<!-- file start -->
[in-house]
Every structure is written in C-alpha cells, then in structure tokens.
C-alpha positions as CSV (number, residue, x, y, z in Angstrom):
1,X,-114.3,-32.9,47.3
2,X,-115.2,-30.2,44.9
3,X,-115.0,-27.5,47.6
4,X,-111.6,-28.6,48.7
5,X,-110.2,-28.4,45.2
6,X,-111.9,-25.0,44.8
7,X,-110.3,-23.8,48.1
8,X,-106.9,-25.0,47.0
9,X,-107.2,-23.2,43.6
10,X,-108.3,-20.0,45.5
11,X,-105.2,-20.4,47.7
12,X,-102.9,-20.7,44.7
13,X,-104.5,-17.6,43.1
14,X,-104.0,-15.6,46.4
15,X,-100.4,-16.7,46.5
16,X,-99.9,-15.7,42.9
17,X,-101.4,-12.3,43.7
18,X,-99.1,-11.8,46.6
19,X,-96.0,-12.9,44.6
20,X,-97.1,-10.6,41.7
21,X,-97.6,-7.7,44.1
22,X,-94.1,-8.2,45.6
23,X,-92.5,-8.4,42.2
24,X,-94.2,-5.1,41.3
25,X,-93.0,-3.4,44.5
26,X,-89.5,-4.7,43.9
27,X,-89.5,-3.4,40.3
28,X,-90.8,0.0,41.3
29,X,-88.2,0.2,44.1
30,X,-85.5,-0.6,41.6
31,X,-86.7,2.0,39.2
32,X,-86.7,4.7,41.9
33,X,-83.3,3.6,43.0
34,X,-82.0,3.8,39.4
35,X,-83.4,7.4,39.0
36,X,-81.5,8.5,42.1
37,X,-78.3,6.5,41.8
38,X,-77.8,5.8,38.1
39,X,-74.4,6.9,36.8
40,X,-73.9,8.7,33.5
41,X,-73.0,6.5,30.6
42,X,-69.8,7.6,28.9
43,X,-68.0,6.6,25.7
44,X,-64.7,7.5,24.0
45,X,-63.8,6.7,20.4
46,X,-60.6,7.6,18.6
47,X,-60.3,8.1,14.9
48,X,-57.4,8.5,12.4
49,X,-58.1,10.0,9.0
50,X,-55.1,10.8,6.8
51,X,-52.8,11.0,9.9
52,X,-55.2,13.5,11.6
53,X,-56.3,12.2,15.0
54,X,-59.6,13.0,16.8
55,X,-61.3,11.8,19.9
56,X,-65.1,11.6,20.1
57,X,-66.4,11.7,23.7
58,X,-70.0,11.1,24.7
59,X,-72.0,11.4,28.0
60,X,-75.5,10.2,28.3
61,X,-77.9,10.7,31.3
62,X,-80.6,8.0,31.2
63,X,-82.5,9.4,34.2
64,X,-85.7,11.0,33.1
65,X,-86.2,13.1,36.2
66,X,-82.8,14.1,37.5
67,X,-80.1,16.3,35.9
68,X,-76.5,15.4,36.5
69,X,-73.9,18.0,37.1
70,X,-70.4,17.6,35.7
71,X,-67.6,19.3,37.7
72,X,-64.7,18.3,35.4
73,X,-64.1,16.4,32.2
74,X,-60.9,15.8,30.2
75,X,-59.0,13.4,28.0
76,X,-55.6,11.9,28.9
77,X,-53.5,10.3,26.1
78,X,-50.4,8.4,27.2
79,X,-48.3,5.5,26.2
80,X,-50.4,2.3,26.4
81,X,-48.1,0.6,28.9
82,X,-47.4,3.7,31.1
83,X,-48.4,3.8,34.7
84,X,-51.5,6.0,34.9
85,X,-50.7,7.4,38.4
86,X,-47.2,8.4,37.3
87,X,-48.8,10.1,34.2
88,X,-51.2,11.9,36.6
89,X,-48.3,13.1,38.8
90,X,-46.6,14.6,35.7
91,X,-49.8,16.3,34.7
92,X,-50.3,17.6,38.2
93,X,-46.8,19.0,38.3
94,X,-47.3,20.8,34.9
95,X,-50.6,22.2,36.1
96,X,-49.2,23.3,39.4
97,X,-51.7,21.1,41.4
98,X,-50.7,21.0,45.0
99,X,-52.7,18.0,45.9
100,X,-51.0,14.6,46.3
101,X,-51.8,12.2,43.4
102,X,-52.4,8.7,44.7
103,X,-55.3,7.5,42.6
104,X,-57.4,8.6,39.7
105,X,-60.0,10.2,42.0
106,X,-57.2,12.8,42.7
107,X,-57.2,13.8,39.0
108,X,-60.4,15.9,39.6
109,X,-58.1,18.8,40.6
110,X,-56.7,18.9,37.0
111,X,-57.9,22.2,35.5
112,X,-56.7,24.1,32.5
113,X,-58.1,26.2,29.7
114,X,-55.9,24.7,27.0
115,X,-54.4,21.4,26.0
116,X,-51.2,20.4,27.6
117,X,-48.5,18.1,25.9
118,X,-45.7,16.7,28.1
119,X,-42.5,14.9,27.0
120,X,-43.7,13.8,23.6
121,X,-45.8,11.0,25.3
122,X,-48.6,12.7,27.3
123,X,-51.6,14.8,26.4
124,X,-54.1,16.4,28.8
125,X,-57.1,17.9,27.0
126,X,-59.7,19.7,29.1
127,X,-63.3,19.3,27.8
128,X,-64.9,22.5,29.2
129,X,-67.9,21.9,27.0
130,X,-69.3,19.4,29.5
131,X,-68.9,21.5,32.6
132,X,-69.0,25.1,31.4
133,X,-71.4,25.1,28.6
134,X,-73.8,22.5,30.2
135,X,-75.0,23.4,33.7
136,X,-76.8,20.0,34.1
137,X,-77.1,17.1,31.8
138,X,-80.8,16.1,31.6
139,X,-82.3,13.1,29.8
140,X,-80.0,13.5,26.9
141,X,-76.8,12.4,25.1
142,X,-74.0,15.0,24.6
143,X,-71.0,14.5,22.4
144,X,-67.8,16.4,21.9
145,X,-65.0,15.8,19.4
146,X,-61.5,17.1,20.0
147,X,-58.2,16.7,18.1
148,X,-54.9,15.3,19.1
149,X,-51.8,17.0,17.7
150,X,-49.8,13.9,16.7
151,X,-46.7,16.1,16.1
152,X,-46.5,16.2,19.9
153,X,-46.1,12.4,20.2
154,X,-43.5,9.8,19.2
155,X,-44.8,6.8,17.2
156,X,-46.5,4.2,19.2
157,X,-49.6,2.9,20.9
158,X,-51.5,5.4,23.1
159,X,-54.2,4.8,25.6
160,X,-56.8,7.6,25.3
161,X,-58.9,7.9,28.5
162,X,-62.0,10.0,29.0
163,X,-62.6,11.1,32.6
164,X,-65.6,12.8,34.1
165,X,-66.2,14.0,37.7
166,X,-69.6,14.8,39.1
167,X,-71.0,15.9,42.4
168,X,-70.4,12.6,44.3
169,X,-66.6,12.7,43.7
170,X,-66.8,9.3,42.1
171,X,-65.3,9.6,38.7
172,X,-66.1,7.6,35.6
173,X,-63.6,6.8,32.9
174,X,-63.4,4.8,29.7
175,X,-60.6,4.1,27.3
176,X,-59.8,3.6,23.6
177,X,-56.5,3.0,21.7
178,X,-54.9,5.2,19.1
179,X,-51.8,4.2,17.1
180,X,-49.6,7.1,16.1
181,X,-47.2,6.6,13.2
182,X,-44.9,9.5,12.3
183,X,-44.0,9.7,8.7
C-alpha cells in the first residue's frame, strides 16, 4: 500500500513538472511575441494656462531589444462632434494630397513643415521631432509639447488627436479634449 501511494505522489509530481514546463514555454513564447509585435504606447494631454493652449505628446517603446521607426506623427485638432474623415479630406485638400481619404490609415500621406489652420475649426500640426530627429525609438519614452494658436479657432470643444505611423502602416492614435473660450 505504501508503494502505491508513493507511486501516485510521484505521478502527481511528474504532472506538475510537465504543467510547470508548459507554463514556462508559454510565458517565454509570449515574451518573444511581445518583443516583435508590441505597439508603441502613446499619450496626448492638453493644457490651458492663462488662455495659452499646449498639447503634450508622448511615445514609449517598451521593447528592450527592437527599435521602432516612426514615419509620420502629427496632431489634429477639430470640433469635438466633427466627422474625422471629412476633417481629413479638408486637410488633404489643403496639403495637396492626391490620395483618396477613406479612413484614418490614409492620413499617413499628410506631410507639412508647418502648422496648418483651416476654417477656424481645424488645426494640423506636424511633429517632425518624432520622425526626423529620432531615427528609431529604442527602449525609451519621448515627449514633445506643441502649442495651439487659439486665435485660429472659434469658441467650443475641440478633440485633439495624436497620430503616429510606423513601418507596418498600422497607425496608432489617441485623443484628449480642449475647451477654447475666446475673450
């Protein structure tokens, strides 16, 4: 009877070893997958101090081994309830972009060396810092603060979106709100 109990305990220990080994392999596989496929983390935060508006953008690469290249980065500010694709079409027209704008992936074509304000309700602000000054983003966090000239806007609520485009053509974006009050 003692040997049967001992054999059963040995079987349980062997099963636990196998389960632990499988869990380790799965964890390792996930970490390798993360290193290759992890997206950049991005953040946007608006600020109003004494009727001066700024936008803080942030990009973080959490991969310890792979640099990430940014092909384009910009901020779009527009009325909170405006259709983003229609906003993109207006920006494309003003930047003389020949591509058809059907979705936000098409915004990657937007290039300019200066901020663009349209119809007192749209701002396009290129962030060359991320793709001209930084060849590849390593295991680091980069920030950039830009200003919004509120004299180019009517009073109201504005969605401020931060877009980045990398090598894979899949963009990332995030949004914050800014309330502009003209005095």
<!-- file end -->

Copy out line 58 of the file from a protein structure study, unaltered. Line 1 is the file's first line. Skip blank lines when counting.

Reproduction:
55,X,-61.3,11.8,19.9